Lindsay Hedden

Assistant Professor Michael Smith Health Research BC scholar

Health Sciences

Lindsay Hedden

Assistant Professor, Michael Smith Health Research BC scholar

Health Sciences

Areas of interest

Primary care, health equity, health policy, health workforce, virtual care and public/private roles for financing and delivery of health services.


  • PhD, Population and Public Health, University of British Columbia
  • MSc, Health Care and Epidemiology, University of British Columbia
  • BS Hons, Health Studies, University of Waterloo


Lindsay Hedden, PhD, is an applied health services researcher, Michael Smith Foundation for Health Research Scholar, and a principal investigator for the Health Systems Research Lab. As a post-doctoral Health System Impact Fellow, she worked with BC’s Ministry of Health on an improved strategy for physician workforce planning, supporting physician recruitment and retention efforts, and the development and evaluation of new models of primacy care delivery. Dr. Hedden completed a previous post-doctoral fellowship with the Centre for Clinical Epidemiology and Evaluation. She has a PhD in Population and Public Health, and Master of Science in Epidemiology from the University of British Columbia, and an Honours Bachelor of Science in Health Studies from the University of Waterloo. She currently serves as the Treasurer on the Board of Directors for the Justice Emmett Hall Memorial Foundation. She joined the Faculty of Health Sciences in 2020.

Research Interests

Dr. Hedden’s past and current work has involved exploring the drivers of and solutions to the primary care access crisis with a particular focus on communities experiencing marginalization. She has also worked to identify and address gaps in health system data use and data infrastructure, and has studied the impact of those gaps on primary care accessibility and workforce planning. She has explored, using physician billings, why the availability of community-based primary care has declined, despite substantial increases in the number of primary care physicians per capita. Other current work addresses the rapid shift to the use of virtual care, driven by the COVID-19 pandemic; measuring current and predicting future health system capacity and demand; and examining the effects of the increasing corporatization and privatization of primary care on equity, accessibility, and quality of care. Her work is grounded in partnerships with the BC Ministry of Health, regional health authorities, health care professionals and patients.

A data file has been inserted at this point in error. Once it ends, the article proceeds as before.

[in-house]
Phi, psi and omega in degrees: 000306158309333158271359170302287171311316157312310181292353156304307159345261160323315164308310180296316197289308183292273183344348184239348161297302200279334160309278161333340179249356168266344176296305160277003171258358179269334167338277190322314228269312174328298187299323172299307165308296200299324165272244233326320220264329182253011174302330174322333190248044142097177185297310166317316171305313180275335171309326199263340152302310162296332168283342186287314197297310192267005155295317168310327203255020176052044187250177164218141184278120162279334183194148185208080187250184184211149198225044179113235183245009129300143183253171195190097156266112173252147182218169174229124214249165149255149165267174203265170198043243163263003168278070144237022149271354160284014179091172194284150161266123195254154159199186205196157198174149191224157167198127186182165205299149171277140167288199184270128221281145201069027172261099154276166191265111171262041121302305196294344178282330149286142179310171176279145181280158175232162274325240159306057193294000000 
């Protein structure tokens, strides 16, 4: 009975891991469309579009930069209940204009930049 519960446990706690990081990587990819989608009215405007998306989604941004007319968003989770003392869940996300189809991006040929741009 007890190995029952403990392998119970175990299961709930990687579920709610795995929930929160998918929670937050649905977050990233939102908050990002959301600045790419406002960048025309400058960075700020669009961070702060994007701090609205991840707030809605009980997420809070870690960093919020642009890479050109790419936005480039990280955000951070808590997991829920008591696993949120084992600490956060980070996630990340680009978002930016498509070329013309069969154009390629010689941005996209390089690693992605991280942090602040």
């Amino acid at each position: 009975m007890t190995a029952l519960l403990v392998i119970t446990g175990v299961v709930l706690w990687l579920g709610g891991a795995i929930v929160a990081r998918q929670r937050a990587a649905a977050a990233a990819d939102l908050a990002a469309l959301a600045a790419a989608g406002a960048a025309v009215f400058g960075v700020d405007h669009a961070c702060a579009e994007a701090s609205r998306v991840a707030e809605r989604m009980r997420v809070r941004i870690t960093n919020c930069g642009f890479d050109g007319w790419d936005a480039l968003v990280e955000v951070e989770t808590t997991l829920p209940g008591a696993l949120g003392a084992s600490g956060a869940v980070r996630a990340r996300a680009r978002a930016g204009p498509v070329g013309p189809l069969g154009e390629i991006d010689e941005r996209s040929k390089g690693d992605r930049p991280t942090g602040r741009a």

Current research covers three related areas:

  1. The increasing role of virtual care in the context of primary care, including implications for costs, service volumes (based on the degree to which virtual care duplicates or is a substitute for in-office visits), accessibility and continuity of care.
  2. The extent and effects of the increasing corporatization and privatization of Canada’s health care system primary care on equity, accessibility, and quality of care.
  3. Interdisciplinary team-based models of primary care practice and planning.

This program of work uses a variety of observational research designs and data sources, including secondary use of population-based administrative data, primary data collection using surveys and interviews of patients and health care professionals, and policy and document analysis.

Teaching Interests

Canadian and comparative health policy; health services research; learning health systems; observational research design; secondary data use.



Future courses may be subject to change.